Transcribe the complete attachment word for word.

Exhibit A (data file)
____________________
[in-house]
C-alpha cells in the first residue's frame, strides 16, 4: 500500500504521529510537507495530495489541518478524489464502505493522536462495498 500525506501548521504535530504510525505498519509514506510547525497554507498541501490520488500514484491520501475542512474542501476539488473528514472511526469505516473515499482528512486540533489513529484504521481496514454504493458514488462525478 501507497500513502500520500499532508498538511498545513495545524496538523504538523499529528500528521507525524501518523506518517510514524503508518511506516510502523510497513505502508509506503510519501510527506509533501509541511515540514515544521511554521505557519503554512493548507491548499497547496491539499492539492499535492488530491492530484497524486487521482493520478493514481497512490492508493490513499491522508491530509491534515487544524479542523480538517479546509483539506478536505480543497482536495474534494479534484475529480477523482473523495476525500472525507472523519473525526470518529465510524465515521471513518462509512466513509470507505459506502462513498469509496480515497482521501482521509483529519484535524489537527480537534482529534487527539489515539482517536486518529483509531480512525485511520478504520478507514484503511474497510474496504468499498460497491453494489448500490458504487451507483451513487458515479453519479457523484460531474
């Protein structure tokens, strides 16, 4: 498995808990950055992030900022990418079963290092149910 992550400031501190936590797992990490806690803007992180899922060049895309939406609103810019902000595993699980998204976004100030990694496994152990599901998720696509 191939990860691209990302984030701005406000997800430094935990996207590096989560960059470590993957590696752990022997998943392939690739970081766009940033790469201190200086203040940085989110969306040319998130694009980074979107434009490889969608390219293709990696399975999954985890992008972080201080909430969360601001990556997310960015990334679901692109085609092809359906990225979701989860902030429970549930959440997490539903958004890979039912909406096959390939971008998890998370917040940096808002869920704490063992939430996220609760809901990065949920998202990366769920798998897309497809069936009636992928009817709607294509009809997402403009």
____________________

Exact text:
[in-house]
C-alpha cells in the first residue's frame, strides 16, 4: 500500500504521529510537507495530495489541518478524489464502505493522536462495498 500525506501548521504535530504510525505498519509514506510547525497554507498541501490520488500514484491520501475542512474542501476539488473528514472511526469505516473515499482528512486540533489513529484504521481496514454504493458514488462525478 501507497500513502500520500499532508498538511498545513495545524496538523504538523499529528500528521507525524501518523506518517510514524503508518511506516510502523510497513505502508509506503510519501510527506509533501509541511515540514515544521511554521505557519503554512493548507491548499497547496491539499492539492499535492488530491492530484497524486487521482493520478493514481497512490492508493490513499491522508491530509491534515487544524479542523480538517479546509483539506478536505480543497482536495474534494479534484475529480477523482473523495476525500472525507472523519473525526470518529465510524465515521471513518462509512466513509470507505459506502462513498469509496480515497482521501482521509483529519484535524489537527480537534482529534487527539489515539482517536486518529483509531480512525485511520478504520478507514484503511474497510474496504468499498460497491453494489448500490458504487451507483451513487458515479453519479457523484460531474
């Protein structure tokens, strides 16, 4: 498995808990950055992030900022990418079963290092149910 992550400031501190936590797992990490806690803007992180899922060049895309939406609103810019902000595993699980998204976004100030990694496994152990599901998720696509 191939990860691209990302984030701005406000997800430094935990996207590096989560960059470590993957590696752990022997998943392939690739970081766009940033790469201190200086203040940085989110969306040319998130694009980074979107434009490889969608390219293709990696399975999954985890992008972080201080909430969360601001990556997310960015990334679901692109085609092809359906990225979701989860902030429970549930959440997490539903958004890979039912909406096959390939971008998890998370917040940096808002869920704490063992939430996220609760809901990065949920998202990366769920798998897309497809069936009636992928009817709607294509009809997402403009």